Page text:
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INTPs, how do you experience depression?

RadicalDoubt

Alongside Questionable Clarity
Joined
Jun 27, 2017
Messages
1,836
MBTI Type
TiSi
Enneagram
9w1
Instinctual Variant
sp/so
For some reason my depression symptoms vary a lot based upon what circumstances or the type of mindset I am in? I guess the most consistent bits seem to be the ever constant sensation of exhaustion, anhedonia, a lack of interest in people/relationships/most things really, chronic rumination, as well as lacking motivation. I don't really feel "sad" at a conscious level unless I am faced with something that points out I am almost constantly in a low mood. I think at my worst I fall into a "woe is me" sort of mindset too, which is sort of silly and stupid.

I've been depressed for a very long time and still am not near being out of the mud, but one of the things that have helped me start to move forward is looking at the ways that I contribute to my own depression and trying to motivate myself to work on that. I'm a thinker at best and at worse and, if not forcing myself, will just ruminate on the many ways I could characterize or solve the problem rather than doing anything at all. For example, I used to have a big issue with being vaguely ascetic and hyper-self controlling, so I forced myself to do little things to counter this (ie. occasionally letting myself take breaks, grabbing a Starbucks when I didn't really deserve it, grabbing that extra piece of candy at the grocery store, maybe letting myself say some curse words, etc). It's shown a small change in my life, but small is better than nothing.
 

JocktheMotie

Habitual Fi LineStepper
Joined
Nov 20, 2008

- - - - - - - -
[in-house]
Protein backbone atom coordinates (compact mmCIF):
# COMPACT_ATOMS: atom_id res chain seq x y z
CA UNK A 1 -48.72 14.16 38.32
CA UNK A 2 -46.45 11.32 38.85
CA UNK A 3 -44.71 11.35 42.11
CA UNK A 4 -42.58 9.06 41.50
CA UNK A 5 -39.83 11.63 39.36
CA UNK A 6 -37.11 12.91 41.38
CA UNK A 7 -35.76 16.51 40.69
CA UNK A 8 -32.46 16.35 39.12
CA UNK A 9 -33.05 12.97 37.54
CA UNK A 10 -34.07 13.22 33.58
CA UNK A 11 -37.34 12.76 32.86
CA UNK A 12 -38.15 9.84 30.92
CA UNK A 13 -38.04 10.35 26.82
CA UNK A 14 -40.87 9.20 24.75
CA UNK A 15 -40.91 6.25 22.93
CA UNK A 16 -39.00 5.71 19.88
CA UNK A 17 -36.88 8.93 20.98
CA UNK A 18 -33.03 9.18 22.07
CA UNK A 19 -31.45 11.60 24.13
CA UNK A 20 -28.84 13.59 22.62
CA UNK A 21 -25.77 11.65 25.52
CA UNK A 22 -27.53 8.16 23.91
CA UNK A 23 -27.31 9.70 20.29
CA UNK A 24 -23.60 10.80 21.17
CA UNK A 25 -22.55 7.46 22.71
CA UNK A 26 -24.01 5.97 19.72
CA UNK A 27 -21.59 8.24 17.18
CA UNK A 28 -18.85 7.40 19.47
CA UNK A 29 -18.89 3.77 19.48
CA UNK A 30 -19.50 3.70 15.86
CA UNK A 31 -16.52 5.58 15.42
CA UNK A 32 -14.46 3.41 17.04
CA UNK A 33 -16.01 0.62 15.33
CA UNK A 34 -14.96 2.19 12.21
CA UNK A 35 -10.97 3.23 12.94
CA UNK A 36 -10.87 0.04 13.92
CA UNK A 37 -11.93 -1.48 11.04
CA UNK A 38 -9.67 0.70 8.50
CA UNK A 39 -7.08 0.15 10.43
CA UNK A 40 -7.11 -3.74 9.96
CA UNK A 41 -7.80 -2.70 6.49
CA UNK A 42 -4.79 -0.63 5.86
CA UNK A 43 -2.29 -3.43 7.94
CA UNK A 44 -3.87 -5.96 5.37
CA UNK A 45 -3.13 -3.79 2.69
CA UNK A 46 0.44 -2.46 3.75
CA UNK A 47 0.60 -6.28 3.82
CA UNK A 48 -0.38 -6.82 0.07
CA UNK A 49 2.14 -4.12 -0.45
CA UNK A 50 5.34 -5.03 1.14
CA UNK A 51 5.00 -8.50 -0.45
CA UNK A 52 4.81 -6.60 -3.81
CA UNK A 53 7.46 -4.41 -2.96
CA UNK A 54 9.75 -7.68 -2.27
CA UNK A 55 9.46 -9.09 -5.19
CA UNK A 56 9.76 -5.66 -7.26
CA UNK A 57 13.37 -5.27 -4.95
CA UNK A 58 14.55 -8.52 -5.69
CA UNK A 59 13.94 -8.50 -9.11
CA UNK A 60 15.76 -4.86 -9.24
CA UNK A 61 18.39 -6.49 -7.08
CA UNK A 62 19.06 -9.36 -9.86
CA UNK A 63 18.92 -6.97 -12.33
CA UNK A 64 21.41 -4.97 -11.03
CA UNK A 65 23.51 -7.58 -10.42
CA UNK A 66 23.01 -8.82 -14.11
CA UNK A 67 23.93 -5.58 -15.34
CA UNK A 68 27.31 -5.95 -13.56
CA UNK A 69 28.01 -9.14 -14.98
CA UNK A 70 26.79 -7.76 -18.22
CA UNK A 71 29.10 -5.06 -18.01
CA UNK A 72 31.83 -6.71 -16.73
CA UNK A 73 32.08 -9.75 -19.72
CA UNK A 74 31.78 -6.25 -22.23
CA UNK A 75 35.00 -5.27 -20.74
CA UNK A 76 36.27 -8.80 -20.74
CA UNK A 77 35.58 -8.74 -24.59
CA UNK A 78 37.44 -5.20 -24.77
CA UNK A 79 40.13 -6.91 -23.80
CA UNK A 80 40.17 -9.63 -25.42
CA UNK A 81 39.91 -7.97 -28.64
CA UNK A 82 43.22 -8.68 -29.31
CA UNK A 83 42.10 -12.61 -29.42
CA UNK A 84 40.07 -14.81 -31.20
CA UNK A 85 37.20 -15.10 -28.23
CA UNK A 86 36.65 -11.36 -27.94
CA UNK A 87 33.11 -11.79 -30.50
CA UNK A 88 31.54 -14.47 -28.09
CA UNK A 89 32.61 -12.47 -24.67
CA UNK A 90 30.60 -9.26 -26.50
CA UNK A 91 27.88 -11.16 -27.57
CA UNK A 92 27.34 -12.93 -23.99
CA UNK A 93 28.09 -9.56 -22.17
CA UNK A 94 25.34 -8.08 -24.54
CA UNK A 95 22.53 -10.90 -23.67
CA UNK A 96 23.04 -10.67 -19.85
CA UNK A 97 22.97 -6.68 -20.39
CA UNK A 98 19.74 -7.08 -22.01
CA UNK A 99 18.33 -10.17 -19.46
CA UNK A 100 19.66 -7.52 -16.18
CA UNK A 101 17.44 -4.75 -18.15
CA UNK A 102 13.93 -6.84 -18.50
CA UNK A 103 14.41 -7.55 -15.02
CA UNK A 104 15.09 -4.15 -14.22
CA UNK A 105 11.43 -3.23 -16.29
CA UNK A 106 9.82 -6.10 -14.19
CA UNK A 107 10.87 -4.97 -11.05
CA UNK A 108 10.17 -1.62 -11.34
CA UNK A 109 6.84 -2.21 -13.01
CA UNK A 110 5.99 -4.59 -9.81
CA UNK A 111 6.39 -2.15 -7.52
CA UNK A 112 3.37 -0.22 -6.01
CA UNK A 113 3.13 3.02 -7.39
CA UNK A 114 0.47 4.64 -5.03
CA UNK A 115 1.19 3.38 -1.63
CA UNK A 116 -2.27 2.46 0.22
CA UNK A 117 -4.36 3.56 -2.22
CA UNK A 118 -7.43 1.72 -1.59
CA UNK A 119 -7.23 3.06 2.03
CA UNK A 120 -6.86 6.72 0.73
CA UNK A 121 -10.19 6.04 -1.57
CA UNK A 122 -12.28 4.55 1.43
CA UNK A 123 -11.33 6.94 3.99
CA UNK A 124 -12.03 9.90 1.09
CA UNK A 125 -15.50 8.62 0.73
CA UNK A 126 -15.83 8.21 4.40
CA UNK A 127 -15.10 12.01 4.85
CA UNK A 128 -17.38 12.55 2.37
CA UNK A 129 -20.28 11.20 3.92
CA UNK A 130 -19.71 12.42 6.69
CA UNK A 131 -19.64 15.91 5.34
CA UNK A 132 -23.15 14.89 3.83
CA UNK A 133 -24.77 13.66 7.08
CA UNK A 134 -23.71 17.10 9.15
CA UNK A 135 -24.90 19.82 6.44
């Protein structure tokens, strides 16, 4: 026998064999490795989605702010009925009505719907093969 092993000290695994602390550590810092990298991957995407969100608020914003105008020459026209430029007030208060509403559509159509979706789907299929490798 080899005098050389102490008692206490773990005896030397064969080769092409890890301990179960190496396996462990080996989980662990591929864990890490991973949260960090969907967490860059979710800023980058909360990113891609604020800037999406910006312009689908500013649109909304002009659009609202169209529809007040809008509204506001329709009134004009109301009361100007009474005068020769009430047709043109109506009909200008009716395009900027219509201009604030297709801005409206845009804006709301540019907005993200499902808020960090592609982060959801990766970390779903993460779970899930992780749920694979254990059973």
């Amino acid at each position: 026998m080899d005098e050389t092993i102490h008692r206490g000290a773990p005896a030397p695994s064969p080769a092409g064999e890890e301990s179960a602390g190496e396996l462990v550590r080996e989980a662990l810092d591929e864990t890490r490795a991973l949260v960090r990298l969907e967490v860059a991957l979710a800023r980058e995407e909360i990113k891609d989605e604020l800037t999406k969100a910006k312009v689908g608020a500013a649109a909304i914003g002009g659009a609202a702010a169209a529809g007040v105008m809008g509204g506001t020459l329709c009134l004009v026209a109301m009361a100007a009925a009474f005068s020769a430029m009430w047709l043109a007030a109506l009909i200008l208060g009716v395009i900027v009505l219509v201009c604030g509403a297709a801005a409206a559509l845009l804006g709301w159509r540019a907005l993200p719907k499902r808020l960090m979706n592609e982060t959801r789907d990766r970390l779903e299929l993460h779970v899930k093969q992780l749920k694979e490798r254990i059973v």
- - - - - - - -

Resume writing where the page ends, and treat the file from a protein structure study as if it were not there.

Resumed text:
Messages
8,467
I've had some depressive episodes, the longest being freshman year of college, which probably lasted a month or two. I wouldn't say I've ever been truly capital-D Depressed for very long periods of time. I've never medicated to get out of them; just changed my life circumstances.


These episodes are characterized with a lot of navel gazing. Add some ennui, nihilism, solipsism, all that good stuff. A lot of lethargy; the "activation energy" for any kind of activity either physical or mental seems insurmountable so you just end up doing a lot of nothing. For INTPs, I find we get fixated on the past and indulge in familiarity as a version of psychological safety.


The way out of it, I think, is to just sort of blast yourself into a new situation. New experiences, new ideas, a new challenge. You have to let the past die. It's what holds you back. It sounds stupid but exercise really helps; you get habituated to low energy so even just going on walks to new locations will spark your mind and get you rolling again.
 

Julius_Van_Der_Beak

Guardian of Ga'Hoole
Joined
Jul 24, 2008
Messages
16,608
MBTI Type
INTP
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5w6
Instinctual Variant
sp/so
share your experiences. Also, if you eventually got over it, how did you do it?
Medication, getting laid off, moving, and grad school. Also the general social environment changing to such an extent that voicing my honest opinion (which people would annoyingly pester me for despite not wanting to hear what I actually think) on something is no longer considered socially unacceptable.
 
Joined
Sep 29, 2021
Messages
19
MBTI Type
INTP
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4w5
Instinctual Variant
sp/sx
share your experiences. Also, if you eventually got over it, how did you do it?
I don't think I'm depressed, or could properly qualify for a diagnosis, but since age 11, I've really struggled with a sense of self, and felt anhedonic, flat, and neutral. I may sometimes "feel" particularly happy, sad, angry etc but most of the time I just feel, just, plain and apathetic. I used to really enjoy drawing, and being with my family, when I was younger but it really died down as I got older and I lost interest in everything.
 

Spamtar

Ghost Monkey Soul
Joined
Sep 1, 2009
Messages
4,468
MBTI Type
INTP
Enneagram
5w4
I used to have episodes of it. I get bummed out now adays a reasonable amount but its usually for a good reason. Back in the day it felt more chemical and removed from what was going on in my life. It was a similar to what I imagine having some evil wizard put a spell on me.

It felt like death. I would put myself in the fetal position and do my best to ride it out. My reason told me it would eventually pass (in about an hour which it would) but at the same time there was an infinity feeling about it. I could imagine this being similar (although not as intense) as what Alex felt in A Clockwork Orange when he heard (post/during treatment) Beethoven.
It seemed very removed from actual depressinging reasons.
 

Totenkindly